The Arrival is a science fiction film based in part on the short story by Ted Chiang called The Story of Your Life. It would be difficult to review the film without mentioning the differences between the film and the short story.
The Story of Your Life by Ted Chiang.
In the short story, Dr. Louise Banks is approached by the military when nine alien ships show up in the United States and 120 of them across the planet. Louise is a linguistics professor at an unnamed college. Colonel Weber is the man who drafts her into helping the military understand the aliens’ language. With Colonel Weber is Dr. Gary Donnelly, a short unattractive physics professor with a thick beard and mustache (who looks and acts nothing like Jeremy Renner in the film). In the story, Louise is more of a free spirit and Gary is a stick in the mud who has very little personality and seems OCD. They spend approximately a year inside a little tent with a monitor hooked up to a VCR recording sessions viewing a “looking glass” the aliens have brought which is basically a thick plastic-like screen the aliens project images onto.
The linguists made great strides immediately, recognizing the aliens’ speech as completely separate from their written language, a series of circles with intricate patterns weaved in to represent sentences and paragraphs. The physicists, however, get nowhere very fast until nearly a year has gone by and one of the physicists brings up Fermat’s Principle, what physicists consider advanced math and aliens consider basic math. Fermat’s Principle is that light traveling from a point in the air through water will refract in a way to create the fastest path. Not the shortest path. The fastest path. Herein lies my biggest complaint against the short story. Chiang spends almost half of the short story dwelling on Fermat’s Principle.
Louise names the aliens Flapper and Raspberry (no reason given why) and describes them in great detail, especially how they eat. After imparting their written language, which allows the person learning it to see the future, they leave. There’s no ulterior motive, just friendly aliens sharing something to make life better for humans. This ability to see the future, however, allows Louise to see her future in which she and Gary get married and have a daughter who then dies at 25 years old while rock climbing. After their daughters’ birth, Gary leaves Louise because she tells him their daughter will eventually die. He takes off with a young student and she ends up with a ruggedly handsome guy named Nelson. Their daughter is never named in the short story, but she is very much like Gary, unbending and unyielding, always wanting what she wants which is why she excels at dangerous sports like rock climbing.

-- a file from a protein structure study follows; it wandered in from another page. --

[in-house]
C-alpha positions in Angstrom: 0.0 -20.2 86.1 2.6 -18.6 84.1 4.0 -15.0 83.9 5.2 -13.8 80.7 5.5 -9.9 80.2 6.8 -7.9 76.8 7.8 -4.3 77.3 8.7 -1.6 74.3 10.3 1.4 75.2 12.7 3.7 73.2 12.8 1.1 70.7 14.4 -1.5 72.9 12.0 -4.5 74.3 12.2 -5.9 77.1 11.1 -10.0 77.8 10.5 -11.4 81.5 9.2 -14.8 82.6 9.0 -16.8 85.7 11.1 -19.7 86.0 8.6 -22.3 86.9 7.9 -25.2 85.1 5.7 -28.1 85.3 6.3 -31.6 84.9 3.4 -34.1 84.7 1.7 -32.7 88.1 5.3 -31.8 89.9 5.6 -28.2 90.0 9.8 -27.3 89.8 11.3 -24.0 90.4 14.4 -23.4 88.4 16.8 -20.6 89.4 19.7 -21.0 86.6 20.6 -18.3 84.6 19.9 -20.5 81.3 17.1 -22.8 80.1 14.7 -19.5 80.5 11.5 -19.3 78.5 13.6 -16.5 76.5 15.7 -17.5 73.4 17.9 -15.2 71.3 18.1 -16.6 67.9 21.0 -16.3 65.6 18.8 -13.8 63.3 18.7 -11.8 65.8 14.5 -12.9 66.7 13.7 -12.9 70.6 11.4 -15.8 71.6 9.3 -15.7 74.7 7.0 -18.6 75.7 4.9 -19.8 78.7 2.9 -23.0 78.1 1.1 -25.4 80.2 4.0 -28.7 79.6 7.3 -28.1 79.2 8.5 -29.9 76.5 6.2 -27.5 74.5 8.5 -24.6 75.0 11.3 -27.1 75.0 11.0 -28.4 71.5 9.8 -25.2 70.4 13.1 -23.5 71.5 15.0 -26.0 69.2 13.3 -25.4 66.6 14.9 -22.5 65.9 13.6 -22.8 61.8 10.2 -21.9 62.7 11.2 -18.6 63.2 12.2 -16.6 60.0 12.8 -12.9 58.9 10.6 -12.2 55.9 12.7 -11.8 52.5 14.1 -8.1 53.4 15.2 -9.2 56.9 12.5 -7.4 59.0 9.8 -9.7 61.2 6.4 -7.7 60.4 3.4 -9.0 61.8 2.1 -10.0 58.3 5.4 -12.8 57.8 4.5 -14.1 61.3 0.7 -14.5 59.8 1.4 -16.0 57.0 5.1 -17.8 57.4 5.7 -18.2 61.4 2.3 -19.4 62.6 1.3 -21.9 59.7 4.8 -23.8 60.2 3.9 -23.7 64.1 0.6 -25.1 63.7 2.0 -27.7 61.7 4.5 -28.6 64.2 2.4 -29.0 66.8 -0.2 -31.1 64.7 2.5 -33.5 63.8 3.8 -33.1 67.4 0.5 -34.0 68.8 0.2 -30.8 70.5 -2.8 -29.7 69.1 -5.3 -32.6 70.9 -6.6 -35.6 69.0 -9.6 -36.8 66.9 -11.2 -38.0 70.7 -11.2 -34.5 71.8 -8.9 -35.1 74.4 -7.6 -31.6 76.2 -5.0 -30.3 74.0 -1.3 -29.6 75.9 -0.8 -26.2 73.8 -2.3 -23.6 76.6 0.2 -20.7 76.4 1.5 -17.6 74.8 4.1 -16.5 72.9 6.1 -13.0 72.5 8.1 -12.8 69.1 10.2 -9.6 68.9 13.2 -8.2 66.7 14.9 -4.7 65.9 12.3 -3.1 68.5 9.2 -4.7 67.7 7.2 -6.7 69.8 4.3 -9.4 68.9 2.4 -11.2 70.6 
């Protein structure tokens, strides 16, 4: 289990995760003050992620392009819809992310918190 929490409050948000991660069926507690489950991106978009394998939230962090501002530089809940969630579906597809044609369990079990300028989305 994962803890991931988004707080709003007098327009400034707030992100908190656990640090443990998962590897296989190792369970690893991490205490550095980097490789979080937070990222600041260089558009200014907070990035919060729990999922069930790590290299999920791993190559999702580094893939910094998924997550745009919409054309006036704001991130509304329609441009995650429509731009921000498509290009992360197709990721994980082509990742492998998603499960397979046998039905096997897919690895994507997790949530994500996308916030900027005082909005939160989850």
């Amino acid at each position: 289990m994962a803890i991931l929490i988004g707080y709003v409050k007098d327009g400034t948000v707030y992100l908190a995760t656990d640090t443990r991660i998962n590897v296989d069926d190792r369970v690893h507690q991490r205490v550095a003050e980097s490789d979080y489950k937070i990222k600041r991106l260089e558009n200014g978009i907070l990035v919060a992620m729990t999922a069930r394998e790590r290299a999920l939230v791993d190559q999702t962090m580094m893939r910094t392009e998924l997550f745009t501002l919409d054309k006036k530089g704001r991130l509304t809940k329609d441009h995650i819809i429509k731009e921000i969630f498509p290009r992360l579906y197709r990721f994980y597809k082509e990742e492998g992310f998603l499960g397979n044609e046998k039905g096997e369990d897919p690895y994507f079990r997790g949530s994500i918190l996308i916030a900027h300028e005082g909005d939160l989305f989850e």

Arrival (the film)
The first thing that makes the film dramatically different from the short story is the obvious advances in technology. The short story was written in the 80s when VCRs were still high tech. The film has high tech equipment and Louise, Gary, and Colonel Weber enter the alien ship and talk to the aliens directly, along with a military crew who film everything. That high tech equipment enables them to quickly decode the alien written language, the “gift” they came to bring us.
The second thing that makes the film dramatically different from the short story is the war aspect. Only 12 ships appear across the planet and one hovers over China whose dictator, General Chiang, wants to blow it out of the sky. If he attacks the aliens, there are at least four other countries who will follow and we’ll have a war. The film is condensed into a one month time period because of the urgency of communicating with the aliens before China can attack them.
The worst change from the short story to the film is the manner of their daughters’ death. Louise and Gary have a daughter named Hannah who will be born with a very rare disease that will kill her in her teens. She will die most painfully. And it’s that cruelty that Louise is willing to subject Hannah to that makes Gary leave her. Much more compelling than a rock climbing accident. That makes Louise a very unlikable, miserable character.
Fermat’s Principle is never brought up and because war is imminent, the reason for the aliens coming is to save us from war so that in 3,000 years we can help them. There is no spoken language, just a series of grunts. The part of learning their written language is also explained more fully and beautifully, in my opinion.
7 out of 10 stars. The ending is sad in more ways than one which is probably why this film got such bad reviews when it first came out. If you can, watch a digital copy so you can rewind, repeat, and watch it over and over. There are small nuances you will pick up each time you watch it.
Reviewed by Devin.
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